it gives you 4 clip planes equivalent to finding screen space bounding
rectangle of your portal and recalculating 4 planes

1. extract original planes of view frustum from matrices
2. clip your portal polygon (can be any convex polygon) to clipping frustum
(ignoring near and far planes)
3. for each vertex of clipped polygon calculate distances to pairs of clip planes (horizontal and vertical) and calculate t=d1/(d1+d2)
4. find min/max t
5. use min/max t to interpolate equations of planes flipping one of them depending what plane do you want to calculate
for example.

so if you take 2 clip planes( left and right)
and want to calculate new left and right for given portal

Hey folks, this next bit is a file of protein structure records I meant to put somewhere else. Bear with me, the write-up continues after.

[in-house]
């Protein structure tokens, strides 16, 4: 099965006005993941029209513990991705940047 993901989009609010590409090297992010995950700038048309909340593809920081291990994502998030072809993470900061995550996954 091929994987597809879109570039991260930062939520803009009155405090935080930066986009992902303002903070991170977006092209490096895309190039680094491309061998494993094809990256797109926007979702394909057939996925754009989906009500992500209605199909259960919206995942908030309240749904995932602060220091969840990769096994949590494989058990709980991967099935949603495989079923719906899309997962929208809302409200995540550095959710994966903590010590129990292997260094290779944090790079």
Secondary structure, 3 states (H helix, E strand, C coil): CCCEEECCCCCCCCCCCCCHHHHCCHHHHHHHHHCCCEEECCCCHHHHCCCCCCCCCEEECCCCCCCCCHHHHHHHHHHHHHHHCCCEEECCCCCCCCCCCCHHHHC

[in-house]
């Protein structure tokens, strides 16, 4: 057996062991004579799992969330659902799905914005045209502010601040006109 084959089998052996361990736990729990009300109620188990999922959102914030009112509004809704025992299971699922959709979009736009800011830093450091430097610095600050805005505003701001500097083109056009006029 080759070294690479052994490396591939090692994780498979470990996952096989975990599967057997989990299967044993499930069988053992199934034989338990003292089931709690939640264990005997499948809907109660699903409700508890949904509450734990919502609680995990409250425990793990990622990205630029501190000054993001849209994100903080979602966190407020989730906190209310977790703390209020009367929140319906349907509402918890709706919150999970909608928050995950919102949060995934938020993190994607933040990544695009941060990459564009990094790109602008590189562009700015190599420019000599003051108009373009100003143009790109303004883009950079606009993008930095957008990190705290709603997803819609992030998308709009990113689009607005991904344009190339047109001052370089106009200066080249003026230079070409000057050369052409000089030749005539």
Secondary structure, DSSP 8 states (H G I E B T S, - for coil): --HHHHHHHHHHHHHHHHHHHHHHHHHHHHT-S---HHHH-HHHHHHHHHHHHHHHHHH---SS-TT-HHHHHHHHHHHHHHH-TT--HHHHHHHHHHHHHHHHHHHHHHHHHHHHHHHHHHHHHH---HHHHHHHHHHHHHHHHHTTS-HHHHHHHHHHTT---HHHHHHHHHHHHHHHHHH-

you find min/max and then

new_left=old_left*(1-tmin)-old_right*tmin;
new_right=-old_left*(1-tmax)+old_right*tmax;

same for top/bottom

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Linear interpolation does sound like a pretty fast way of doing it, but how would I get the min/max values? Would I get the screen space coordiantes of the points of the quad and use those?

Thanks,
-Chris

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no you don't use screen space at all. that's whole idea.
for each vertex you calculate distances to 2 planes
and calculate t=d1/(d1+d2) where for example
d1 is distance to left and d2 to right plane (or top bottom)
and you select smalest and largest 't' for your portal polygon
and use it for interpolation.
it's all done in world space.

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So as it turns out, the very first method I came up with is the one that works, I just never fully tested it to make sure. Using this method requires that the shape of the portal be a rectangle, but the rectangle can be moved or rotated in any way, and still work fine. Here is the code to create a new view frustum from a rectangle: